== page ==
Q: I realize English ivy is widespread in Maryland, but there are some evergreen vines clinging to trunks that look a bit different than typical ivy leaves. Are they native, or should they too be removed?
A: An evergreen climber I see covering tree trunks in parks which might be confused for English ivy at a distance is wintercreeper (sometimes written winter creeper; Euonymus fortunei). This non-native invasive acts like English ivy in that it’s a groundcover when no support to climb is present, and a clinging vine when trunks or walls are available.
This species also has negative impacts on the trees and our ecosystem and should be removed if growing on your own property. Parks manage invasives as best they can, but with limited resources, we can do our part by not cultivating the species likely to spread into them, even if we don’t live immediately next to parklands. Weed Warrior volunteer programs exist, such as in Montgomery County, if you wish to be trained in invasive plant ID and to help with their removal on public lands. While wintercreeper has been banned for sale by the Maryland Department of Agriculture since 2018 as a Tier 1 invasive plant, established plants in the region can still mature enough to produce fruit (berries) that wildlife then inadvertently spreads into natural areas. Long a popular landscaping groundcover due to those vibrantly green leaves (and the variegated forms for their color), I always recommend removal and replacement with alternatives, preferably a medley of native species instead.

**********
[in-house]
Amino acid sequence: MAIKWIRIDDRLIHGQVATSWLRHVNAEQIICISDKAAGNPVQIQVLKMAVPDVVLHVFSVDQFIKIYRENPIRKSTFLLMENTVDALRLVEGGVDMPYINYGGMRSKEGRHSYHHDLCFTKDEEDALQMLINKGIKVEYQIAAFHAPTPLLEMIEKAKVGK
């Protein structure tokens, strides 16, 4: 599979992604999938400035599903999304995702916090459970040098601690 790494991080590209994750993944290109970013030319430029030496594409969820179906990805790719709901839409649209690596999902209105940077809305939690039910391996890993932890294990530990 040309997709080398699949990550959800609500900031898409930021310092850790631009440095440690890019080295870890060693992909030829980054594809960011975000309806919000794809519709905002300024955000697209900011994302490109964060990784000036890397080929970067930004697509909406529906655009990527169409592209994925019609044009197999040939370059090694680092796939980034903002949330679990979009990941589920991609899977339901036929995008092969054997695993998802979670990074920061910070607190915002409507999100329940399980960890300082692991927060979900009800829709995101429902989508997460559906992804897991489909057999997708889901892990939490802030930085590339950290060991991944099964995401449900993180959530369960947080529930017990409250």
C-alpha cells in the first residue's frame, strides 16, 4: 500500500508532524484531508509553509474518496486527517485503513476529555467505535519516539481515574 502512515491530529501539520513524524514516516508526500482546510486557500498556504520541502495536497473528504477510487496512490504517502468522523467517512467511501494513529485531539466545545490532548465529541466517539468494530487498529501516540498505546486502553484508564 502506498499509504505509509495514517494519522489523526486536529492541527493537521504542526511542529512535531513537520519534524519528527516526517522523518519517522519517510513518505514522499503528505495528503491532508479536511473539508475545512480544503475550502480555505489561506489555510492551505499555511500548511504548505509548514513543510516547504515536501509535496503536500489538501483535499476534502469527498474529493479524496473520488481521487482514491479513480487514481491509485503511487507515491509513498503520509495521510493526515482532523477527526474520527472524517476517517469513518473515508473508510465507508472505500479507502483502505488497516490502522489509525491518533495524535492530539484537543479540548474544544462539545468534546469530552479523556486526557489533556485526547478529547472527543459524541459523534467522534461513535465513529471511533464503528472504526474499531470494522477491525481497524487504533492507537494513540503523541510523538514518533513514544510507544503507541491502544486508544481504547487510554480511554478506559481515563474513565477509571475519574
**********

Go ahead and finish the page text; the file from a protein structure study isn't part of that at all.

As with English ivy, it’s safest for the tree to simply sever the climbing wintercreeper stems’ connection with the roots in the ground and let them slough off the trunk on their own as they dry out and disintegrate. Even though they attach via root-like structures, those aren’t functional roots and no moisture or nutrients are absorbed by them. Pull up, smother (deny them light), or spray any running stems covering the ground. As with any tenacious weed, eradicating an established patch of this species may take time and repeated efforts at removal before finally being successful. Be vigilant, because birds could always re-introduce it in a future year. (Invasive plants…the gift that keeps on giving.)
By Miri Talabac, Horticulturist, University of Maryland Extension Home & Garden Information Center. Miri writes the Garden Q&A for The Baltimore Sun and Washington Gardener Magazine. Read more by Miri.
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